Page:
The Link between Dietary Protein Intake, Skeletal Muscle Function and Health in Older Adults
AbstractSkeletal muscle mass and function are progressively lost with age, a condition referred to as sarcopenia. By the age of 60, many older adults begin to be affected by muscle loss. There is a link between decreased muscle mass and strength and adverse health outcomes such as obesity, diabetes and cardiovascular disease. Data suggest that increasing dietary protein intake at meals may counterbalance muscle loss in older individuals due to the increased availability of amino acids, which stimulate muscle protein synthesis by activating the mammalian target of rapamycin (mTORC1). Increased muscle protein synthesis can lead to increased muscle mass, strength and function over time. This review aims to address the current recommended dietary allowance (RDA) for protein and whether or not this value meets the needs for older adults based upon current scientific evidence. The current RDA for protein is 0.8 g/kg body weight/day. However, literature suggests that consuming protein in amounts greater than the RDA can improve muscle mass, strength and function in older adults. View Full-Text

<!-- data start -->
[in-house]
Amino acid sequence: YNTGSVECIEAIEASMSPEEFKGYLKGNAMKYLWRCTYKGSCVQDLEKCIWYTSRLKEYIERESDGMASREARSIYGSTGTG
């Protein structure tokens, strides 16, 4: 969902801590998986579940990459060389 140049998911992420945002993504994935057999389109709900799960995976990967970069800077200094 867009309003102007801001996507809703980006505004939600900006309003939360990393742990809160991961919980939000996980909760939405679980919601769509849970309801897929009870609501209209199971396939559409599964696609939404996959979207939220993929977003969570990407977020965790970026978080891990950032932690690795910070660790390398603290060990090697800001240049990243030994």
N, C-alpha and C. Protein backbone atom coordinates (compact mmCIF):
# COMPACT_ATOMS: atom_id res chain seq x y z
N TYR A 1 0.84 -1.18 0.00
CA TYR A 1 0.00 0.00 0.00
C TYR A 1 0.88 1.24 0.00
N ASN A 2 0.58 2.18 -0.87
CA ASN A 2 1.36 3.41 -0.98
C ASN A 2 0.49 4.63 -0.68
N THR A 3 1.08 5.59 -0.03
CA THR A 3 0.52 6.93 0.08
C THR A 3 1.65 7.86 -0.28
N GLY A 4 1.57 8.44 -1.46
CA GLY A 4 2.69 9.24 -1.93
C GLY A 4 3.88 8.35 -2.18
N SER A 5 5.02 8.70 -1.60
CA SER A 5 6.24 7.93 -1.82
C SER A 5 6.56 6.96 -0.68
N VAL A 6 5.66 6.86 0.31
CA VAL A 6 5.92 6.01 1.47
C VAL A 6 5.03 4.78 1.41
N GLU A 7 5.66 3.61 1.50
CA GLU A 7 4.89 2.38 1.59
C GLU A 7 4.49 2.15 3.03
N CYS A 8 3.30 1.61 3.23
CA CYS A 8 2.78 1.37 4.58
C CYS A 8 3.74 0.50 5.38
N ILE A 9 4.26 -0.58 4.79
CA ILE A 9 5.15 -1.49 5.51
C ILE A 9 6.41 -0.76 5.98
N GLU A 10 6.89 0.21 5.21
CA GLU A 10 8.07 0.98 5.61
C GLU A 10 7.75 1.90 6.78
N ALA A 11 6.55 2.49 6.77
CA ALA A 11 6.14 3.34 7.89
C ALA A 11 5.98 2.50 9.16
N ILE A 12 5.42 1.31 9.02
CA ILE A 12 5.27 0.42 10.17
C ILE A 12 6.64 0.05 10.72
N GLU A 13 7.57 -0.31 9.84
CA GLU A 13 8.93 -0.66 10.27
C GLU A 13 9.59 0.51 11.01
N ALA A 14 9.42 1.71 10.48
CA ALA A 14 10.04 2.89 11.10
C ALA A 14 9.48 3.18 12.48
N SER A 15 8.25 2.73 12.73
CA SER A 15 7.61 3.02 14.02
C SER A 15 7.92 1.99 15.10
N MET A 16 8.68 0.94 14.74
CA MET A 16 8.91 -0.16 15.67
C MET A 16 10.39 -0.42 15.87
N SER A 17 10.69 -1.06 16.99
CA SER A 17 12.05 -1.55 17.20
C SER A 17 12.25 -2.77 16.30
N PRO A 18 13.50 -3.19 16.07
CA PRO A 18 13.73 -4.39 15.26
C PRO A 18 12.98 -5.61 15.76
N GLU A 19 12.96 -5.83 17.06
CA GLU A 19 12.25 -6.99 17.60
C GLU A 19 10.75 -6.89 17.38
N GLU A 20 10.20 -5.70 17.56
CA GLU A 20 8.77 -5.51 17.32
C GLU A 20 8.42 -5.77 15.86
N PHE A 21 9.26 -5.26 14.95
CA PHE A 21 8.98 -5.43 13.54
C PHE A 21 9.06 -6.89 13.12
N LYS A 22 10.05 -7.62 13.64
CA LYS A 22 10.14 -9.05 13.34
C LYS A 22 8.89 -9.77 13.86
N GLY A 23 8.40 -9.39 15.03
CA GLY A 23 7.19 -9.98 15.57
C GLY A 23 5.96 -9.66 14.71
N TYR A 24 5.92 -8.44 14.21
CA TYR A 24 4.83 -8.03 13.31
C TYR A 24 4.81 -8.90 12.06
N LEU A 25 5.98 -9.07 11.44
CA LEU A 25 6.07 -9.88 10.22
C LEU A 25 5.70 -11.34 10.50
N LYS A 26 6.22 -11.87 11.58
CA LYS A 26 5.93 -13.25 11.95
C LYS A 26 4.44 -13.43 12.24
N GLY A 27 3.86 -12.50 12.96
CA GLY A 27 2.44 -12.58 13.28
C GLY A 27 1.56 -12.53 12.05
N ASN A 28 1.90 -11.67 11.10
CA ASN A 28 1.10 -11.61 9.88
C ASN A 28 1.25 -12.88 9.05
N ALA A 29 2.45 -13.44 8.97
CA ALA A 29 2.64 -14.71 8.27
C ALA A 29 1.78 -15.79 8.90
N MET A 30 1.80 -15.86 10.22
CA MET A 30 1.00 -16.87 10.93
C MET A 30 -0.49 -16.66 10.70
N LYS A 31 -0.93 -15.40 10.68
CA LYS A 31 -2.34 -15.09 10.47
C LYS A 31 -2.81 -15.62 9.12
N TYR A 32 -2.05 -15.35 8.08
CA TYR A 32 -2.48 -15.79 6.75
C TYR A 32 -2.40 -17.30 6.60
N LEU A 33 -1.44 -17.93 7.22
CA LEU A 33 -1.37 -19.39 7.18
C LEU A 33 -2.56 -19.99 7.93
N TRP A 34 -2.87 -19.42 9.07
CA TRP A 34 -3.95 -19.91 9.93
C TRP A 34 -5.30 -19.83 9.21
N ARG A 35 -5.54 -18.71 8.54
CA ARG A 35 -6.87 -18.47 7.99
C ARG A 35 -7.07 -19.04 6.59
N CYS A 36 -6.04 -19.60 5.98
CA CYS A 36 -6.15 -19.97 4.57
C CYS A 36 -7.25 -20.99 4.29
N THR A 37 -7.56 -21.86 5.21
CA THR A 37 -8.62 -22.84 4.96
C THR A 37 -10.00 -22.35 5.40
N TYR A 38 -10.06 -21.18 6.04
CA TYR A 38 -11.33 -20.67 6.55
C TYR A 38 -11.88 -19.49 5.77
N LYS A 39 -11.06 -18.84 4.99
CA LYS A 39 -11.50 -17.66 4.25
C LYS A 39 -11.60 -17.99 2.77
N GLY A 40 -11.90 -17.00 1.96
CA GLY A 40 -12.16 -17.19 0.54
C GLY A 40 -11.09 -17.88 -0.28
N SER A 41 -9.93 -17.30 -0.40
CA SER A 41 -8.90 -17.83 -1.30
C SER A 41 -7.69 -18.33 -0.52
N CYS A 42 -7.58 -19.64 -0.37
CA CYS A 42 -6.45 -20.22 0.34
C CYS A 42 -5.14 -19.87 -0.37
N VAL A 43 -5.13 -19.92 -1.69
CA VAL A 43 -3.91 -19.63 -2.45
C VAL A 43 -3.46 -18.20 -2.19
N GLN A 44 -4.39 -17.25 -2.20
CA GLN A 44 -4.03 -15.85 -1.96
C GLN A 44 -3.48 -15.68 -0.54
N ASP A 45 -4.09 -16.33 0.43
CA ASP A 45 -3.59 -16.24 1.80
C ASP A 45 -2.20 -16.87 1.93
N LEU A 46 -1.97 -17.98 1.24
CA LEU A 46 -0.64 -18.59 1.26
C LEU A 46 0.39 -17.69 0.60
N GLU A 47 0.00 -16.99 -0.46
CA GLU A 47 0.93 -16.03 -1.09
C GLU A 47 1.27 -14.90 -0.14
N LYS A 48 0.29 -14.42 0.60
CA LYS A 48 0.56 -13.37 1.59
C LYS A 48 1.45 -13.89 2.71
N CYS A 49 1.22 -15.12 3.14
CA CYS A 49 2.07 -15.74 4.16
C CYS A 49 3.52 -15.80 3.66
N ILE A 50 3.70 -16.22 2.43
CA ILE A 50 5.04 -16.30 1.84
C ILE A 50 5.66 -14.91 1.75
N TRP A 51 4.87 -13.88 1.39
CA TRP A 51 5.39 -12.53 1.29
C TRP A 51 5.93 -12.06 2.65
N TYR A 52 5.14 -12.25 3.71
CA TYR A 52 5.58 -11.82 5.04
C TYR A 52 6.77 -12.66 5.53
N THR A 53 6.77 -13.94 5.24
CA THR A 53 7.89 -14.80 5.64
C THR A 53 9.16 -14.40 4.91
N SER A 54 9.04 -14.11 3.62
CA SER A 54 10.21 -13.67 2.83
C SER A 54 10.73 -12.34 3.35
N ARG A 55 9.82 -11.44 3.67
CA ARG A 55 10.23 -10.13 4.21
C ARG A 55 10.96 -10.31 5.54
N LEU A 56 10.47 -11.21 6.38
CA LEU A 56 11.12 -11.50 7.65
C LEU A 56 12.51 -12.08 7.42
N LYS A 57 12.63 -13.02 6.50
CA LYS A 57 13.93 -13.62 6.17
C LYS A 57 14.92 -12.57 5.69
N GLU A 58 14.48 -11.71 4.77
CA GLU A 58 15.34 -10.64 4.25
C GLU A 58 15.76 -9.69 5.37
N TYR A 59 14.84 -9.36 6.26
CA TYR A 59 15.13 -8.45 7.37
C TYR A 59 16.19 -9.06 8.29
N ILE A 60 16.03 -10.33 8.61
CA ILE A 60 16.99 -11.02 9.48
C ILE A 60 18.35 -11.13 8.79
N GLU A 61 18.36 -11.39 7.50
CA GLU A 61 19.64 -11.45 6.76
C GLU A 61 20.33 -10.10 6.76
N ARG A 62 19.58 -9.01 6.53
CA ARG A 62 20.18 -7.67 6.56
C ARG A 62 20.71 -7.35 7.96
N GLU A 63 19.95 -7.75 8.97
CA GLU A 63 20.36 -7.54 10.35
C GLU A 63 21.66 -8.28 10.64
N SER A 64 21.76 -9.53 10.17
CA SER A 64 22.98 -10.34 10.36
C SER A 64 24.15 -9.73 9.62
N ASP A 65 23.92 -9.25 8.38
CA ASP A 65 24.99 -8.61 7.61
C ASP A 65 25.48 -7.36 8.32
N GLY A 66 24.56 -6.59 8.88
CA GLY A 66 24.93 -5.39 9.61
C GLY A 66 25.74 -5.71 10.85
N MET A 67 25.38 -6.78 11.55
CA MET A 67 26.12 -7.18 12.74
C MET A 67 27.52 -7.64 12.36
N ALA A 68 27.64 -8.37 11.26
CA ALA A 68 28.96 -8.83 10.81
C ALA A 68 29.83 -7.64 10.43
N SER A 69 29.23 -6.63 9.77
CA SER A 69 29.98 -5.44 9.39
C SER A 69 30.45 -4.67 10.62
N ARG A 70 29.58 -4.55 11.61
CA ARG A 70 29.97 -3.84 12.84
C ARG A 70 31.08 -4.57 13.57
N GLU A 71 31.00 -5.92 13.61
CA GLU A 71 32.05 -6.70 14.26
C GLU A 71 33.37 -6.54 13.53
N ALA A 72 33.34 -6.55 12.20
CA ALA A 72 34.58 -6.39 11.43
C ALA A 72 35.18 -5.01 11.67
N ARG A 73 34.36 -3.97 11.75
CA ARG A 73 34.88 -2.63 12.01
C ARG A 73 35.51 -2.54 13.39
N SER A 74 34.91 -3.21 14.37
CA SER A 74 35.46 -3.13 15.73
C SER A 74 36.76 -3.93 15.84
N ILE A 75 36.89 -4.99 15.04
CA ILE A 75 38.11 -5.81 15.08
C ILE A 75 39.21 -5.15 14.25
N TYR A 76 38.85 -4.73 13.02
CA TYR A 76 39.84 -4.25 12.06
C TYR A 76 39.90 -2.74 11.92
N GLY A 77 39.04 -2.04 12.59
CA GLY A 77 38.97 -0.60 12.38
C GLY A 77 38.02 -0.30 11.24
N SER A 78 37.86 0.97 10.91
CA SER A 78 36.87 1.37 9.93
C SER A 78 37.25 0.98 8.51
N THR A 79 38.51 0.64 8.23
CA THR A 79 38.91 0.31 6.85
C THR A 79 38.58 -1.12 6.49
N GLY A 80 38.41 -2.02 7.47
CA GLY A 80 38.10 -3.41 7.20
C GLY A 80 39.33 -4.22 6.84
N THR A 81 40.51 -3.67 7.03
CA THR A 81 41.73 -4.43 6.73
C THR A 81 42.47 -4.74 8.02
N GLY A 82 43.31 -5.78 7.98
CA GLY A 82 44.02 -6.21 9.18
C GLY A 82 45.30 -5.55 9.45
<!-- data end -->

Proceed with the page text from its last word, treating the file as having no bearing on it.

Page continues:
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Baum, J.I.; Wolfe, R.R. The Link between Dietary Protein Intake, Skeletal Muscle Function and Health in Older Adults. Healthcare 2015, 3, 529-543.
Baum JI, Wolfe RR. The Link between Dietary Protein Intake, Skeletal Muscle Function and Health in Older Adults. Healthcare. 2015; 3(3):529-543.Chicago/Turabian Style
Baum, Jamie I.; Wolfe, Robert R. 2015. "The Link between Dietary Protein Intake, Skeletal Muscle Function and Health in Older Adults." Healthcare 3, no. 3: 529-543.